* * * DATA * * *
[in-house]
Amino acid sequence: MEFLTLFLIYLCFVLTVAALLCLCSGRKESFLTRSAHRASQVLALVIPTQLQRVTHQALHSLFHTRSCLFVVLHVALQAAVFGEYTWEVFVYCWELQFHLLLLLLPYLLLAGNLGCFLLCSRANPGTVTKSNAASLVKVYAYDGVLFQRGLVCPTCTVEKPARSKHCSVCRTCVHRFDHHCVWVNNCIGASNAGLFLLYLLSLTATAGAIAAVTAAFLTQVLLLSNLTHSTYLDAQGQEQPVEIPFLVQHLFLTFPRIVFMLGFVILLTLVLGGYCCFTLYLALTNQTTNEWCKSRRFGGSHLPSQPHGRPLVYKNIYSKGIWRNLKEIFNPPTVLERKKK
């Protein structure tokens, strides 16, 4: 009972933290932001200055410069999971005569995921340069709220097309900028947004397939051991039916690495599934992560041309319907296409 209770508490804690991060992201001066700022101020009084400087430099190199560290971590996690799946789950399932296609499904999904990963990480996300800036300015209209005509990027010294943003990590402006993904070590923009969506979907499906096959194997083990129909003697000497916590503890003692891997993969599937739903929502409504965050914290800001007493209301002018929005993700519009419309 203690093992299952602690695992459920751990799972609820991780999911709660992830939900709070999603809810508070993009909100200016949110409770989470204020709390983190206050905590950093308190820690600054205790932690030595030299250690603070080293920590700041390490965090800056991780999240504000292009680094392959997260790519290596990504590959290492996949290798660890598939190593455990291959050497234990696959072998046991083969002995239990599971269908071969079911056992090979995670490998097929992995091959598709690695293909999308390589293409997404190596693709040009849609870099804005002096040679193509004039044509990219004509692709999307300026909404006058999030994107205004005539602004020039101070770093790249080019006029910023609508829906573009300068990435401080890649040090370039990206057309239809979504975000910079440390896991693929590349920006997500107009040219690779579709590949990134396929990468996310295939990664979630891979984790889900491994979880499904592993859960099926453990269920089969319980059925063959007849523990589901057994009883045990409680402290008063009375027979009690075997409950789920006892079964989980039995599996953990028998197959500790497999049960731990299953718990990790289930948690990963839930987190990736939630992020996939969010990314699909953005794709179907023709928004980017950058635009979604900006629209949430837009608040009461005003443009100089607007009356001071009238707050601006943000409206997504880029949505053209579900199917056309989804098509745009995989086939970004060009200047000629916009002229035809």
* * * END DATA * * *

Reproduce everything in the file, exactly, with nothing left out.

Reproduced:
[in-house]
Amino acid sequence: MEFLTLFLIYLCFVLTVAALLCLCSGRKESFLTRSAHRASQVLALVIPTQLQRVTHQALHSLFHTRSCLFVVLHVALQAAVFGEYTWEVFVYCWELQFHLLLLLLPYLLLAGNLGCFLLCSRANPGTVTKSNAASLVKVYAYDGVLFQRGLVCPTCTVEKPARSKHCSVCRTCVHRFDHHCVWVNNCIGASNAGLFLLYLLSLTATAGAIAAVTAAFLTQVLLLSNLTHSTYLDAQGQEQPVEIPFLVQHLFLTFPRIVFMLGFVILLTLVLGGYCCFTLYLALTNQTTNEWCKSRRFGGSHLPSQPHGRPLVYKNIYSKGIWRNLKEIFNPPTVLERKKK
């Protein structure tokens, strides 16, 4: 009972933290932001200055410069999971005569995921340069709220097309900028947004397939051991039916690495599934992560041309319907296409 209770508490804690991060992201001066700022101020009084400087430099190199560290971590996690799946789950399932296609499904999904990963990480996300800036300015209209005509990027010294943003990590402006993904070590923009969506979907499906096959194997083990129909003697000497916590503890003692891997993969599937739903929502409504965050914290800001007493209301002018929005993700519009419309 203690093992299952602690695992459920751990799972609820991780999911709660992830939900709070999603809810508070993009909100200016949110409770989470204020709390983190206050905590950093308190820690600054205790932690030595030299250690603070080293920590700041390490965090800056991780999240504000292009680094392959997260790519290596990504590959290492996949290798660890598939190593455990291959050497234990696959072998046991083969002995239990599971269908071969079911056992090979995670490998097929992995091959598709690695293909999308390589293409997404190596693709040009849609870099804005002096040679193509004039044509990219004509692709999307300026909404006058999030994107205004005539602004020039101070770093790249080019006029910023609508829906573009300068990435401080890649040090370039990206057309239809979504975000910079440390896991693929590349920006997500107009040219690779579709590949990134396929990468996310295939990664979630891979984790889900491994979880499904592993859960099926453990269920089969319980059925063959007849523990589901057994009883045990409680402290008063009375027979009690075997409950789920006892079964989980039995599996953990028998197959500790497999049960731990299953718990990790289930948690990963839930987190990736939630992020996939969010990314699909953005794709179907023709928004980017950058635009979604900006629209949430837009608040009461005003443009100089607007009356001071009238707050601006943000409206997504880029949505053209579900199917056309989804098509745009995989086939970004060009200047000629916009002229035809």